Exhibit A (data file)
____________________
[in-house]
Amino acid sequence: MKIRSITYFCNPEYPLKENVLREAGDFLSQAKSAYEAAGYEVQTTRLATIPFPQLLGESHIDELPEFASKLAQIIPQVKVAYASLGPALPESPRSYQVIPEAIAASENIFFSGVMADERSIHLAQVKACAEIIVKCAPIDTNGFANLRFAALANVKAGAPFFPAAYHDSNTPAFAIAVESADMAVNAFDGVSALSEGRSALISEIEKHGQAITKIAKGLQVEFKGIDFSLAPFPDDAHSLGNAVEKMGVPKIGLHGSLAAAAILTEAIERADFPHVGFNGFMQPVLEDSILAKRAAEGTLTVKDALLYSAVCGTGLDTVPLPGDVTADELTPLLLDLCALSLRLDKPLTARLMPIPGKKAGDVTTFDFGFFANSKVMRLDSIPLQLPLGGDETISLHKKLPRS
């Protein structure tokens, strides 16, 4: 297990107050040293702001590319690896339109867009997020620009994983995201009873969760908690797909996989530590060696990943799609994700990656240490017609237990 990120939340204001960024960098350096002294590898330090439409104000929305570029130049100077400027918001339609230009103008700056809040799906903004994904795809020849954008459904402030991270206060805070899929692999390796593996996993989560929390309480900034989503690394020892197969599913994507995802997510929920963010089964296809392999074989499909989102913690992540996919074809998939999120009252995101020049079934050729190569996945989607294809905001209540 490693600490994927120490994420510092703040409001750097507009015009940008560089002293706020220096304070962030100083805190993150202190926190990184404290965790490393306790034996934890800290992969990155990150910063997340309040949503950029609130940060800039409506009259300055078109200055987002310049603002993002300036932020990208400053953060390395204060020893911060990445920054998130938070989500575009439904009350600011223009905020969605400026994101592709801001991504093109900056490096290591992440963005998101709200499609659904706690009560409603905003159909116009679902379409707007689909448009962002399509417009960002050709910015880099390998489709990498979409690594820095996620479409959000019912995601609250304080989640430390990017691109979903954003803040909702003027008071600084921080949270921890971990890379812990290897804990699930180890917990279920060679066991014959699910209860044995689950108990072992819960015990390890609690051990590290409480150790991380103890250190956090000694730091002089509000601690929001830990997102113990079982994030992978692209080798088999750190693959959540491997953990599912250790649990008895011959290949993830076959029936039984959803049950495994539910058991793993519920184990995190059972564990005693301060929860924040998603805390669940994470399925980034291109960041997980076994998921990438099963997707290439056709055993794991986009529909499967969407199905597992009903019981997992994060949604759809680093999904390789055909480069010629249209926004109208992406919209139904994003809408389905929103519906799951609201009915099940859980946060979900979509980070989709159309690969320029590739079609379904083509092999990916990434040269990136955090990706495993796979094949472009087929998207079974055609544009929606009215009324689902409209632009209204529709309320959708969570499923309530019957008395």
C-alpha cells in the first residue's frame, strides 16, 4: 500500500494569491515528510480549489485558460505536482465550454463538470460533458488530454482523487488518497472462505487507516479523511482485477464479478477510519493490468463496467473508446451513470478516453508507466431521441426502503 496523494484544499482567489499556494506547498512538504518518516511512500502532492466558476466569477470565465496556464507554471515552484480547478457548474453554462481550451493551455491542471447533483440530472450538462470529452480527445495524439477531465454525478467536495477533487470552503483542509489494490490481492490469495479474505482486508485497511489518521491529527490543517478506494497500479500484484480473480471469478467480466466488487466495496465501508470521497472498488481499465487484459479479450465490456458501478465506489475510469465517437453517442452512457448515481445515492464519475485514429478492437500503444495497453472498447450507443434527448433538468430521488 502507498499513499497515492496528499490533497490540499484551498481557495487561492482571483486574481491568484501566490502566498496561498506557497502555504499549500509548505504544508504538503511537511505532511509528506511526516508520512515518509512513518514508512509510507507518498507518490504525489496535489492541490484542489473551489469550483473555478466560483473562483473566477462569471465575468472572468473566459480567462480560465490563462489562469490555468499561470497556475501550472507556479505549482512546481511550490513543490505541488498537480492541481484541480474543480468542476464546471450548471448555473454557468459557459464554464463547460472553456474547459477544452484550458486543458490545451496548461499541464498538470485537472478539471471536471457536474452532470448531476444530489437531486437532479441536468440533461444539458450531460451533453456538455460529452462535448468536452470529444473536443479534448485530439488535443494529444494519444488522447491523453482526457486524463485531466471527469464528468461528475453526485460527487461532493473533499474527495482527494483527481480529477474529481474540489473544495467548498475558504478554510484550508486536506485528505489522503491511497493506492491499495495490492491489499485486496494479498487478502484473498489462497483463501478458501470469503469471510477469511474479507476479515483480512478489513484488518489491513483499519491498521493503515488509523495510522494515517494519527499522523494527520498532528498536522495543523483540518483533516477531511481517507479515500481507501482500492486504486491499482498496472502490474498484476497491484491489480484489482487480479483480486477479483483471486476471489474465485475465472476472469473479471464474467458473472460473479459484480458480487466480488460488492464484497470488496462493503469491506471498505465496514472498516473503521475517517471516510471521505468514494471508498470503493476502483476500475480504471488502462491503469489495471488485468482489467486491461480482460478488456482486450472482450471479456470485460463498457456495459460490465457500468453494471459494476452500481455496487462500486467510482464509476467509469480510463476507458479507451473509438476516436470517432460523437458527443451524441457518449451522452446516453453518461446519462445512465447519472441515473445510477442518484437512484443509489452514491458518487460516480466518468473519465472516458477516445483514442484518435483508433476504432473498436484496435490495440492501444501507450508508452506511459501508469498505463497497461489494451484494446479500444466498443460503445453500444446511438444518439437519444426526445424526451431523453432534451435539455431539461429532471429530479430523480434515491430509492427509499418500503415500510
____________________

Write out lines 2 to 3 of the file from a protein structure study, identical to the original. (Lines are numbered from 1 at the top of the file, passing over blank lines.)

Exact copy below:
Amino acid sequence: MKIRSITYFCNPEYPLKENVLREAGDFLSQAKSAYEAAGYEVQTTRLATIPFPQLLGESHIDELPEFASKLAQIIPQVKVAYASLGPALPESPRSYQVIPEAIAASENIFFSGVMADERSIHLAQVKACAEIIVKCAPIDTNGFANLRFAALANVKAGAPFFPAAYHDSNTPAFAIAVESADMAVNAFDGVSALSEGRSALISEIEKHGQAITKIAKGLQVEFKGIDFSLAPFPDDAHSLGNAVEKMGVPKIGLHGSLAAAAILTEAIERADFPHVGFNGFMQPVLEDSILAKRAAEGTLTVKDALLYSAVCGTGLDTVPLPGDVTADELTPLLLDLCALSLRLDKPLTARLMPIPGKKAGDVTTFDFGFFANSKVMRLDSIPLQLPLGGDETISLHKKLPRS
């Protein structure tokens, strides 16, 4: 297990107050040293702001590319690896339109867009997020620009994983995201009873969760908690797909996989530590060696990943799609994700990656240490017609237990 990120939340204001960024960098350096002294590898330090439409104000929305570029130049100077400027918001339609230009103008700056809040799906903004994904795809020849954008459904402030991270206060805070899929692999390796593996996993989560929390309480900034989503690394020892197969599913994507995802997510929920963010089964296809392999074989499909989102913690992540996919074809998939999120009252995101020049079934050729190569996945989607294809905001209540 490693600490994927120490994420510092703040409001750097507009015009940008560089002293706020220096304070962030100083805190993150202190926190990184404290965790490393306790034996934890800290992969990155990150910063997340309040949503950029609130940060800039409506009259300055078109200055987002310049603002993002300036932020990208400053953060390395204060020893911060990445920054998130938070989500575009439904009350600011223009905020969605400026994101592709801001991504093109900056490096290591992440963005998101709200499609659904706690009560409603905003159909116009679902379409707007689909448009962002399509417009960002050709910015880099390998489709990498979409690594820095996620479409959000019912995601609250304080989640430390990017691109979903954003803040909702003027008071600084921080949270921890971990890379812990290897804990699930180890917990279920060679066991014959699910209860044995689950108990072992819960015990390890609690051990590290409480150790991380103890250190956090000694730091002089509000601690929001830990997102113990079982994030992978692209080798088999750190693959959540491997953990599912250790649990008895011959290949993830076959029936039984959803049950495994539910058991793993519920184990995190059972564990005693301060929860924040998603805390669940994470399925980034291109960041997980076994998921990438099963997707290439056709055993794991986009529909499967969407199905597992009903019981997992994060949604759809680093999904390789055909480069010629249209926004109208992406919209139904994003809408389905929103519906799951609201009915099940859980946060979900979509980070989709159309690969320029590739079609379904083509092999990916990434040269990136955090990706495993796979094949472009087929998207079974055609544009929606009215009324689902409209632009209204529709309320959708969570499923309530019957008395």